Like Royal Blood’s previous albums, Typhoons is short and to the point. Granted there are only two tracks longer than four minutes in length, but the songs have a new dynamic thanks to a more eclectic spread of instrumentation into the mixes, such as the electronic opening on ‘Million and One.’ There is a sense that ‘Typhoons’ is more mature in feel, and it feels like a lockdown album. The lyrics are noticeably darker and tackle more mature themes around mental health and addiction, particularly on the title track:
“Coz all these chemicals, running through my veins, they don’t kill the cause, they just numb the pain.”
“My thoughts becoming parasites, that live to keep me terrified.”
The final track, ‘All we Have is Now’ takes a sombre tone, evoking some of the typical tropes of healing and impermanence of feelings, “All we have is now, so just let it go.” A clear departure from the usual bravado and noise that come with Royal Blood, however lyrics such as, “No one makes it out alive,” and, “If there’s no God to meet us, don’t be scared,” are ringing with cliché and difficult to connect with in the context of the rest of the album.
Conversely, ‘Boilermaker’ is a song named after a cocktail, and was the teaser single that hyped the album release. The mark of Josh Homme is unmistakeable on the track, the dirty guitar and sleazy groove are drunken and staggering and offer an excellent match of styles that lean towards the heavier side of the band.
While the album is still very much a celebration of chunky guitar noise with expressive drum parts, ‘Either You Want it,’ is a standout song from the list, the interweaving of the drum groove and bass riff create an irregular feel, despite the song staying in regular 4/4 time, also the use of effects on the drum kit and backing keys add a mild 60s psychedelic element to the track that adds more colour to the track.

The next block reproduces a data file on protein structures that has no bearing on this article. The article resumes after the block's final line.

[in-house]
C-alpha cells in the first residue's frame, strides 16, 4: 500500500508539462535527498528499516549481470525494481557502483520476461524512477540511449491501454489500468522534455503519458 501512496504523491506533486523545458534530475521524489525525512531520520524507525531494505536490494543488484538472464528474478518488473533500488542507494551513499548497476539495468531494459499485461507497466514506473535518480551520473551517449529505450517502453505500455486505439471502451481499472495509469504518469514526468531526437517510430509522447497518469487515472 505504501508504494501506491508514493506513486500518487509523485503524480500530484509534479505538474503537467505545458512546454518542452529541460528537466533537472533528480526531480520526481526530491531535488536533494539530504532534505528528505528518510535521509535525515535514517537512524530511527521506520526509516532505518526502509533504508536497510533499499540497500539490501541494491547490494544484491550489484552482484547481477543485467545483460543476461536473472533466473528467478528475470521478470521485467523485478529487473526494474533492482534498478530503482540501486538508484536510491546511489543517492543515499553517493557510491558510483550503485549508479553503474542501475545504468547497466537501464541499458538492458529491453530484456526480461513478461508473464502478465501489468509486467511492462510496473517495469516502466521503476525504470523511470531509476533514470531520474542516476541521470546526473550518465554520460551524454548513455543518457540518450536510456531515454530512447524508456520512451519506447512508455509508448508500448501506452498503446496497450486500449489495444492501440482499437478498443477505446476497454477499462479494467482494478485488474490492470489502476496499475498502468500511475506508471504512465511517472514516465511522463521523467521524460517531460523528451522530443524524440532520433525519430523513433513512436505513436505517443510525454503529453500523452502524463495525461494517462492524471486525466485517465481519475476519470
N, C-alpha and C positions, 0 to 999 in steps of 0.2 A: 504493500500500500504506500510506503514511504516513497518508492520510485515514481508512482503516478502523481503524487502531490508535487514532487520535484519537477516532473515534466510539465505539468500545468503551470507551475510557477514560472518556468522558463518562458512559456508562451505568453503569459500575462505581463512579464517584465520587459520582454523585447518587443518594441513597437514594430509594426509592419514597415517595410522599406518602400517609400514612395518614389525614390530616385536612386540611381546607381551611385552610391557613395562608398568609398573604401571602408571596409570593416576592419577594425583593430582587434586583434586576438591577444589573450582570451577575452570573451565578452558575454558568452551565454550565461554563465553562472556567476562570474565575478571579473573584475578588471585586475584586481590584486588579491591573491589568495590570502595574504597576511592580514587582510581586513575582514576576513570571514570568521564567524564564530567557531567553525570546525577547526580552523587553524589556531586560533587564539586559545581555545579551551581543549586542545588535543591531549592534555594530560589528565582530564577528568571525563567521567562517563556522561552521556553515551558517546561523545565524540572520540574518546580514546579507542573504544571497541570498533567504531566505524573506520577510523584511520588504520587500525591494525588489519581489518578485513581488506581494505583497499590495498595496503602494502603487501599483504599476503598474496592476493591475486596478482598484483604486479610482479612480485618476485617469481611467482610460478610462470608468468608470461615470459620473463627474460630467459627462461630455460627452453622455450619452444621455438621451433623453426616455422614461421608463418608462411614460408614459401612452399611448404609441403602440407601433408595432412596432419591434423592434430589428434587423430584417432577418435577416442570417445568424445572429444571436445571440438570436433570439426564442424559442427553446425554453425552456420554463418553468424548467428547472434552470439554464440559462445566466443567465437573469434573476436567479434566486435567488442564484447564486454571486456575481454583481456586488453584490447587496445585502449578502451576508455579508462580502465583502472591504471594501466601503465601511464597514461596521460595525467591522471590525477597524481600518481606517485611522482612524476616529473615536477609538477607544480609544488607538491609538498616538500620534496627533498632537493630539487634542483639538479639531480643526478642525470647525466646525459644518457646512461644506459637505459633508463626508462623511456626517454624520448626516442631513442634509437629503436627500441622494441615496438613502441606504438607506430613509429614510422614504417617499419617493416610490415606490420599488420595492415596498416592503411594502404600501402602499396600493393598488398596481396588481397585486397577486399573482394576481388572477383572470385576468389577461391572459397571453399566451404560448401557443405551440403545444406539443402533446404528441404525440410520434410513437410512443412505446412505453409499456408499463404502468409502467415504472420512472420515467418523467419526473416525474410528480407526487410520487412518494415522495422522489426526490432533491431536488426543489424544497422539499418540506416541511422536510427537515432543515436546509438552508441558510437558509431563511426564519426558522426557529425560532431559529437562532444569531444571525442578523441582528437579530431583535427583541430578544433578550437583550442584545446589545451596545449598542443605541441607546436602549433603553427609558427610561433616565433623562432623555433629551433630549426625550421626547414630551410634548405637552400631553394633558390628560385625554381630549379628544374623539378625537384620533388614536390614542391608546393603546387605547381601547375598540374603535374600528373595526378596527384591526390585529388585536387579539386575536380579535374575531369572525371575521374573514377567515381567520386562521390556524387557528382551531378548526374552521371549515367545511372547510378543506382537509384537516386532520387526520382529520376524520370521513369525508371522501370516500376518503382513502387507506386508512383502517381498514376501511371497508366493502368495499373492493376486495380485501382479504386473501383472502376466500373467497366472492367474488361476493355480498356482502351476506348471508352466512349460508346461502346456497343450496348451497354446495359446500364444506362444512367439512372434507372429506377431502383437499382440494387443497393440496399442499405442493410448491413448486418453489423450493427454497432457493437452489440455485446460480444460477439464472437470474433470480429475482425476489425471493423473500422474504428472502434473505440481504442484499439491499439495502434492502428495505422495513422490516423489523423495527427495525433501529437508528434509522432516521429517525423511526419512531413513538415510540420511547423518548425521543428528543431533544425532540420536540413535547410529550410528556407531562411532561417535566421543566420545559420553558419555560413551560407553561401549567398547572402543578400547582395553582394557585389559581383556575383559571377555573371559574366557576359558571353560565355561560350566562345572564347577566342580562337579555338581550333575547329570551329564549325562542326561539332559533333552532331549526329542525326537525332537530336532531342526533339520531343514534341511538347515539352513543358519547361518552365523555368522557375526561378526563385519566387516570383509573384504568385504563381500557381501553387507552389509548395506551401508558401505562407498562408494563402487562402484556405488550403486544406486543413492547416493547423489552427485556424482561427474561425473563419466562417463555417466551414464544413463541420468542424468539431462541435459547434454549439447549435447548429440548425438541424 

In this regard, Royal Blood have reached the top of their game with ‘Typhoons,’ the songs are better evolved versions of the first album, with more time in the game, and working with the best in the business – producer Paul Epworth has five Grammies – the production on the album might be described as manually perfected, the sound is certainly highly controlled.
One downside to having rock music sound so polished is that the tracks can tend to homogenise in your ears when listening to the full album back-to-back. The songs have a patchwork quality to them, where it feels like separate sound packets and ideas have been thrown together into a blender to see what sticks. Each packet takes form in a cool riff, or an interesting drum fill, and the vocals feel very much part of the sonic puzzle, meaning that the lyrics tend not to stand out on their own, which some listeners may find alienating if they are hoping for a clear sense of a deeper meaning or bigger picture from ‘Typhoons.’
The band are telling their story through a blend of unique two-piece power and a controlled aggression which is their strong point, and somethign that has demostrably improved over time. At first glance, this can seem like quite a limited vein, in the form of the same old shred music from two highly capable rock musicians, however, it appears more that the boys have elected for a more fragmented approach to song writing and album formation, it is clearly not designed to be enjoyed in one long sitting, instead, short and potent bursts that fit well into curated playlists by fans and streaming platforms alike.
The songs are perhaps deliberately segmented in nature, as a way of trying to bring a straight up rock sound to younger ears in a streaming dominated age, the video for ‘Typhoons’ is indicative of this. The best way to relate to this style perhaps is on a more rhythmic, guttural level. Ultimately this band are meant to be heard live, and the relatable element of Royal Blood is the intensely cohesive partnership that Mike Kerr and Ben Thatcher have built upon year on year.
Selfishly, I am delighted by this album because it shows that riffs can still drive songs and cool drum fills are still possible on a big record. Every time I give the tracks another listen, I find myself bobbing and thrashing along, drumming on the table and making a scene in the local coffee shop. It is a winner for instrumental live performance, guitar music generally, and shows that interesting and satisfying songs can still be made this way at the highest level, with the live audience in mind.
Listen to Typhoons.
Keep up with Royal Blood.